A few months ago, I went to Memphis for a wedding. I asked the people at my downtown hotel how I should get to the venue, which was also downtown, on South Main Street. They told me it would be about a ten-minute drive. Which let me know it couldn't be that far away.
The trolley in Memphis: You can use it to get there from here. Photo by Sarah Goodyear.
I decided to look at a map, and discovered that it would actually about a fifteen-minute walk, so we set out happily on foot. Imagine my surprise when I saw vintage trolley cars running along the precise route that I was walking (and would have driven if I'd listened to the hotel's advice). Trolley cars that cost just a buck to ride. Why hadn't the people at the hotel mentioned that I could get there on public transit?
Maybe because these trolleys, at least on first inspection, are presented as a quaint tourist ride rather than as functional public transportation. It's too bad, because -- as I discovered when riding home after the party -- they are indeed a cheap and efficient way to get from point A to point B on their admittedly limited route.
But according to Smart City Memphis, problems with the transit system there, which consists primarily of buses, run much deeper than a failure to market the trolleys as a viable transportation mode. The problem is that the city has failed to see the economic advantage a good mass-transit system can create.
In an excellent post today, this Streetsblog Network member blog wonders whether the city will be pushed to action by a law recently passed
by the Tennessee state legislature, enabling Memphis and other metro areas around the state to create regional transit authorities that could raise dedicated funding for mass transit:
It looks like Memphis Area Transit Authority has finally reached a long awaited point: put up or shut up.
For years, MATA has offered up numerous justifications for the sad state of public transit in Memphis. At a time when efficient, effective mass transit is a competitive advantage for cities attracting talented workers, ours does just the opposite.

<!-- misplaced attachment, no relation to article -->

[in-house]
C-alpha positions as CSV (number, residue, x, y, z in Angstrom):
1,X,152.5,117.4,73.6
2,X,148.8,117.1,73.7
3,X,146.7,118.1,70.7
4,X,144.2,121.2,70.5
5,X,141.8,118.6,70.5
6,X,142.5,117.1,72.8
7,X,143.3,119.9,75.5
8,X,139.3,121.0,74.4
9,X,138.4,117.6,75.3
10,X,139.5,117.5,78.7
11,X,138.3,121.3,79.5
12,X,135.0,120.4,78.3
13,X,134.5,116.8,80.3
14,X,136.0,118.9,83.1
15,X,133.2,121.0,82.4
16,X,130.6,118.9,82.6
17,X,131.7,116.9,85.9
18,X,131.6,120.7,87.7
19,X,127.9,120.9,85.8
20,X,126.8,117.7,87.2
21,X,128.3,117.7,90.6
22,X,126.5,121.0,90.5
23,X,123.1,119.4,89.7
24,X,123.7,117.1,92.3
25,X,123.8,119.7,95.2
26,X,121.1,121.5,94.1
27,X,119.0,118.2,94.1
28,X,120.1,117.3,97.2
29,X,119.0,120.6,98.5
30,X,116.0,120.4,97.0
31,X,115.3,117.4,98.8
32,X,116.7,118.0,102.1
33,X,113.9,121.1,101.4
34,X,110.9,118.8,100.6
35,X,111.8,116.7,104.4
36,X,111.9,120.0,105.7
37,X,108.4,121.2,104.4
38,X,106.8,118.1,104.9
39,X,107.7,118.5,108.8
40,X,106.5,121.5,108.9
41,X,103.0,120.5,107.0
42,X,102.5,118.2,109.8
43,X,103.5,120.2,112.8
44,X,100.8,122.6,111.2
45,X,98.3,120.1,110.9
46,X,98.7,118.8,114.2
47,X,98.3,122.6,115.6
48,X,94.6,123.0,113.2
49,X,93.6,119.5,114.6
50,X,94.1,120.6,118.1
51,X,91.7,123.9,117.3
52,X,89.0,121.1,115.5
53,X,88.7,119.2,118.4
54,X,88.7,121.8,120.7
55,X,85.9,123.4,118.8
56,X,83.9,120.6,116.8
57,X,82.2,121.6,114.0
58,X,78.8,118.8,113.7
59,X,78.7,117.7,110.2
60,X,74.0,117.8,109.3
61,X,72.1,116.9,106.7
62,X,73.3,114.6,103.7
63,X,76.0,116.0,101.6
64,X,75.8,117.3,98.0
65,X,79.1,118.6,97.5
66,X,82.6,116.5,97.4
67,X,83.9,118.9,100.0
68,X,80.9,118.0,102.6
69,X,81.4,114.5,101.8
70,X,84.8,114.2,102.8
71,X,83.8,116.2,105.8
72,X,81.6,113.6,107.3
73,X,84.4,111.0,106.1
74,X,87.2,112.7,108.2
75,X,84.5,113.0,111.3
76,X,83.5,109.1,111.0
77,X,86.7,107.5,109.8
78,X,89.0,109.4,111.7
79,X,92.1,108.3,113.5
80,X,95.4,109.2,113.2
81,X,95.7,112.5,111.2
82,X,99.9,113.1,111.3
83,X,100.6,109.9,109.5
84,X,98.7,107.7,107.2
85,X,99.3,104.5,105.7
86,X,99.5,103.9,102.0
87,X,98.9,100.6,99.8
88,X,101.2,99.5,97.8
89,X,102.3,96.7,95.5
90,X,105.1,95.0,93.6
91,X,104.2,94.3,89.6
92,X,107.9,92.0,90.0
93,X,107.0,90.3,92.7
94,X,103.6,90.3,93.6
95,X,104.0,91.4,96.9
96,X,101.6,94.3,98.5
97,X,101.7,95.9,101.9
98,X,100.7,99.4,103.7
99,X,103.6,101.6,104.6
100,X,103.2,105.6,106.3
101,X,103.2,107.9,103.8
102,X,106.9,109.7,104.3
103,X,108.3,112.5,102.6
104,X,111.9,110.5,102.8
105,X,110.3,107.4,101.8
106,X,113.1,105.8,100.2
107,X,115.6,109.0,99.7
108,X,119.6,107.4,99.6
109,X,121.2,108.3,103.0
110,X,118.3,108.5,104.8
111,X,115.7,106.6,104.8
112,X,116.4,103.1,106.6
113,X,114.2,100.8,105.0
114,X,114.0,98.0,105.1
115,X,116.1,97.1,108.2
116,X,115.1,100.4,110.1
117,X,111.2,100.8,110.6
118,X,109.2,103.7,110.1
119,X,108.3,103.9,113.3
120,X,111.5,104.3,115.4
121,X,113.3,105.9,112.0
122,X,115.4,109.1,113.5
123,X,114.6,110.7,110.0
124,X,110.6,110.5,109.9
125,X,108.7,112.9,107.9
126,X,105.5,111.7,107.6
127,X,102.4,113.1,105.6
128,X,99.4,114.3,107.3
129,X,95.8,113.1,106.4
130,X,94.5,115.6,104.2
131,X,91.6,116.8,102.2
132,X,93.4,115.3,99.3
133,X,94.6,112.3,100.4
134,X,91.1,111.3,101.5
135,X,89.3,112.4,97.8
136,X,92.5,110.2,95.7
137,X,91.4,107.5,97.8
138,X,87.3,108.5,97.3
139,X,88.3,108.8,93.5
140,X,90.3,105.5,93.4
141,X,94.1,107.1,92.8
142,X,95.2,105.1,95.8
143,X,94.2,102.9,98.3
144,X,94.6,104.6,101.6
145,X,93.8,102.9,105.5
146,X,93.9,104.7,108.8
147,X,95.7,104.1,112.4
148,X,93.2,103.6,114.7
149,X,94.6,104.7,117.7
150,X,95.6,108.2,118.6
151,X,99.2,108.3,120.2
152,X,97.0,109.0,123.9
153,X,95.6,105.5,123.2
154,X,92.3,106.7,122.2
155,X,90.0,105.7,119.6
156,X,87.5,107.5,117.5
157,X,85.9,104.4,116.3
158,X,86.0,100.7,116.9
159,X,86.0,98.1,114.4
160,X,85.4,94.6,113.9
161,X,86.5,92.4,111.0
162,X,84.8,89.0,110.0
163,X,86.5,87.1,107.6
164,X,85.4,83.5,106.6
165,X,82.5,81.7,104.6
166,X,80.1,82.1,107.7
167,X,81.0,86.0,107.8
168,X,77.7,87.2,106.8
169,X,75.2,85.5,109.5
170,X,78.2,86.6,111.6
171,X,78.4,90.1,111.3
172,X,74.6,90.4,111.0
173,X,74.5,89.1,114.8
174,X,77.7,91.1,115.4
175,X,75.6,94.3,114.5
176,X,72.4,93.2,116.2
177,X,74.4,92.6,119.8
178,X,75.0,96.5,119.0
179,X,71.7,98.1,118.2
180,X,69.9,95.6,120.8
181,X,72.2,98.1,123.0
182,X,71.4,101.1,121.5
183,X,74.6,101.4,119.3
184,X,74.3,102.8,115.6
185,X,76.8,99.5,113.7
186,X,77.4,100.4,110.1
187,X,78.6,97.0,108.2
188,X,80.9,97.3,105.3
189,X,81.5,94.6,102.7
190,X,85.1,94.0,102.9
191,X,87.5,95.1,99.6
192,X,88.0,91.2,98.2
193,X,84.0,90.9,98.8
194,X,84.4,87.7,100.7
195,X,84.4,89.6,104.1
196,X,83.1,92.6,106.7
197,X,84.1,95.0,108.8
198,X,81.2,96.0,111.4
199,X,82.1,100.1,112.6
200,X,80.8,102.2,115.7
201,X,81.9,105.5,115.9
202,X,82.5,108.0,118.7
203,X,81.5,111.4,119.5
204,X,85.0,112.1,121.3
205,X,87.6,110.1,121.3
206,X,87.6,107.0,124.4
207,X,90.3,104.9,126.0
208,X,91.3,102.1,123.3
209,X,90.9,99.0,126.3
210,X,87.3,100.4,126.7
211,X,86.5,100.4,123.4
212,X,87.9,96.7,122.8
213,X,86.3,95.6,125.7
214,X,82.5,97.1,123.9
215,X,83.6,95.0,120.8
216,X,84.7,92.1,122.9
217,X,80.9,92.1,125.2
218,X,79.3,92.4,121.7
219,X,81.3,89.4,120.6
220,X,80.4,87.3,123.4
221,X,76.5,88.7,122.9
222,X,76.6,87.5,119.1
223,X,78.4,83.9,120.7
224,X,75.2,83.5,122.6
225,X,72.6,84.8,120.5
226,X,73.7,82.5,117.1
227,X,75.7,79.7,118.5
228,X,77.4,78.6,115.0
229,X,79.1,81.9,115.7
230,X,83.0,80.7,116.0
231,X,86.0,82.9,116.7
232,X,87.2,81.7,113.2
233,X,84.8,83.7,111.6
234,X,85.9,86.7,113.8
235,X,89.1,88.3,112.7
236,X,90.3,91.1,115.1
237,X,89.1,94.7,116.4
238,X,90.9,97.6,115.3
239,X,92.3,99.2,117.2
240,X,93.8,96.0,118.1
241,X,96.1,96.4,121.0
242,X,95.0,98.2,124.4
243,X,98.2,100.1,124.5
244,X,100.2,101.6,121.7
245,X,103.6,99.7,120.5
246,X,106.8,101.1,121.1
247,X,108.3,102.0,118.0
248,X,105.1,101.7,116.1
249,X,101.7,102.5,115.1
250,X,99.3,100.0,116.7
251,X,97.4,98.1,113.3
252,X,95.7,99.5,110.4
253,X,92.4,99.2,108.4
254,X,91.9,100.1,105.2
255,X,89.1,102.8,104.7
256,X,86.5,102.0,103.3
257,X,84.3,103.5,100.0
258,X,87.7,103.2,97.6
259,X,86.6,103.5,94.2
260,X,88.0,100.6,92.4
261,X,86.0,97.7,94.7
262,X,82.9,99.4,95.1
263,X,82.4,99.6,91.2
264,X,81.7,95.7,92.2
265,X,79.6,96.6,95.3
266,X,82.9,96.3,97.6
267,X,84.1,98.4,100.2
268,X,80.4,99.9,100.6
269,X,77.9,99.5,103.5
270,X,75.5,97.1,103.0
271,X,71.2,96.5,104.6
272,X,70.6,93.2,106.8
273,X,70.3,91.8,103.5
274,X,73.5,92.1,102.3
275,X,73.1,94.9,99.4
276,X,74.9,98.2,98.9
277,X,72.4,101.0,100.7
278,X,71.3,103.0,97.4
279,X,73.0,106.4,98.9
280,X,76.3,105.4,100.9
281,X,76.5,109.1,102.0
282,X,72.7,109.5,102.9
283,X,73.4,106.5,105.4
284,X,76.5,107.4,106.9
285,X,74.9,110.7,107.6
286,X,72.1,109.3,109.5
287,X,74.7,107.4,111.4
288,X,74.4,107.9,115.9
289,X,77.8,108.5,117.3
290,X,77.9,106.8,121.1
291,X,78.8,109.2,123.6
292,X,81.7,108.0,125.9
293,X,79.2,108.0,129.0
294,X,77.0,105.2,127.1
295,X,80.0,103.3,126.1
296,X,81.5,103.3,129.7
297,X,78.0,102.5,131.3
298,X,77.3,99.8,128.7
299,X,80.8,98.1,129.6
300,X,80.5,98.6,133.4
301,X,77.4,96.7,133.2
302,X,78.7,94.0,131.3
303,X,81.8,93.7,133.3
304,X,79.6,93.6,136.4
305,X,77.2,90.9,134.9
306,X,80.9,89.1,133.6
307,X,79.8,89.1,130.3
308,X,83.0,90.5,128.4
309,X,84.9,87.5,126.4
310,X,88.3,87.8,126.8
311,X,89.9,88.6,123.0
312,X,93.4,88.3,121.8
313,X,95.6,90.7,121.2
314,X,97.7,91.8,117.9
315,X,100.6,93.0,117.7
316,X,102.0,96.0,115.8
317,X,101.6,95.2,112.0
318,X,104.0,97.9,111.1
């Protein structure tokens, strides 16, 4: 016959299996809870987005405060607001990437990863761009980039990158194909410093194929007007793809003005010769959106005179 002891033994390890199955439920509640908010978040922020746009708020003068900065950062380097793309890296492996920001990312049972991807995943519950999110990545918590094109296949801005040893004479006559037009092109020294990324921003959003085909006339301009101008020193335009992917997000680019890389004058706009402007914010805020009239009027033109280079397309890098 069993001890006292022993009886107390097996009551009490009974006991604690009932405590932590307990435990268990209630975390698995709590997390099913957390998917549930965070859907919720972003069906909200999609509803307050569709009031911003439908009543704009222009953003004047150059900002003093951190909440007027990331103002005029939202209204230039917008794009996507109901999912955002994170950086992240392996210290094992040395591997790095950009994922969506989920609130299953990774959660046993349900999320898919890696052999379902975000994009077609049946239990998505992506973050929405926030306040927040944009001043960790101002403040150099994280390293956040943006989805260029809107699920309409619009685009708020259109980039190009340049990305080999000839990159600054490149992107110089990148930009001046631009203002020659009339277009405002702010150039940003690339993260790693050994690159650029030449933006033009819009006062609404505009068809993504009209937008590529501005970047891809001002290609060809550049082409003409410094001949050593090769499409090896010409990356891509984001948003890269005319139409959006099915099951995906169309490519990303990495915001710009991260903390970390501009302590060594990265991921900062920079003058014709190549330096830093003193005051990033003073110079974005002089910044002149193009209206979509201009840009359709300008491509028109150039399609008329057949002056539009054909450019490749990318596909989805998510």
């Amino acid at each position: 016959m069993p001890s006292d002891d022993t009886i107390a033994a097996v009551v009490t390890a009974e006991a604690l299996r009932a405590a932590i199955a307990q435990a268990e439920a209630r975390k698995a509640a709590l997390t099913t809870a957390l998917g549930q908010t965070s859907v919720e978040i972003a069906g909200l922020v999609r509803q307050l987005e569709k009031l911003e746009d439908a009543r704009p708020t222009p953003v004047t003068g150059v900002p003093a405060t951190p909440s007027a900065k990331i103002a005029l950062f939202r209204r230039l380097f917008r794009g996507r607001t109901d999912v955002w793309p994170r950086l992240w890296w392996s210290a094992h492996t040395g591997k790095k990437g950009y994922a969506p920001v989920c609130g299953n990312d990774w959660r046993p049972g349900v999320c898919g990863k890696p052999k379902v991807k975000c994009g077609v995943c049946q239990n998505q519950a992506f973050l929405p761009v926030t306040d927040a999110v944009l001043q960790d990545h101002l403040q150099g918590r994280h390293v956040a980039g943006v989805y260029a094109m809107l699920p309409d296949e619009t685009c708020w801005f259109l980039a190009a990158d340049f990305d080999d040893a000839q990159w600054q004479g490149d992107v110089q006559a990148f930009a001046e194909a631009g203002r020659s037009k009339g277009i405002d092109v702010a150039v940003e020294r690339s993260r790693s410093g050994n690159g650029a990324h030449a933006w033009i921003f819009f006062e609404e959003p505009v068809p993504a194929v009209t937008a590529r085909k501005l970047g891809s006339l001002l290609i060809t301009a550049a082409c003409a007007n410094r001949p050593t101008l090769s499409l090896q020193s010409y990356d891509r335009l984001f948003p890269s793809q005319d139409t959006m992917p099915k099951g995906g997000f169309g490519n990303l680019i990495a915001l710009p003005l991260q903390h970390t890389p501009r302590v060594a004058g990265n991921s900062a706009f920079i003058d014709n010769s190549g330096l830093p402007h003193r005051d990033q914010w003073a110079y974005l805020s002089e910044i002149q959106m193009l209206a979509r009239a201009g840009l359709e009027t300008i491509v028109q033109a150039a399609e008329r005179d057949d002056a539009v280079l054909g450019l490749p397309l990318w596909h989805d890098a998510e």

For many students and young workers who come here, MATA becomes a symbol for a city that just can’t seem to get its act together. And it’s not a bus that they take getting out of here fast.
We won’t repeat the reasons why we are so focused on 25-34 year-olds because you’ve probably memorized it by now, but suffice it to say that we are bleeding this crucial demographic.…
Operating with the attitude that public transit is for poor people with no other choices, MATA is a significant obstacle to the kind of progressive image (and more important, reality) that other cities like Nashville are using as a lure for talented workers.
Focus groups with college-educated workers here tell us that they expected a city of Memphis’ size to have a modern, welcoming, efficient public transit system. Instead, they complain that the recruiters’ promise of a lower cost of living was misleading because “no one told us we’d have to buy a car.”.…
Perhaps, just perhaps, it begins a “no excuses” era for MATA and ushers in the opportunity for the [Memphis Area Planning Organization] to think more boldly and broadly about the future of public transit in our community.
Other good reading from around the network: Bikes and buses are going together more and more often in Sioux Falls, SD, according to The MinusCar Project. Bike Portland reports that Google's photo-taking "Street Trike" is hitting some bike trails. And in case you haven't heard about the incident in New York's Central Park in which a FOX News writer allegedly assaulted a cyclist with his SUV, you can read about it on NY Bicycle Transportation Examiner.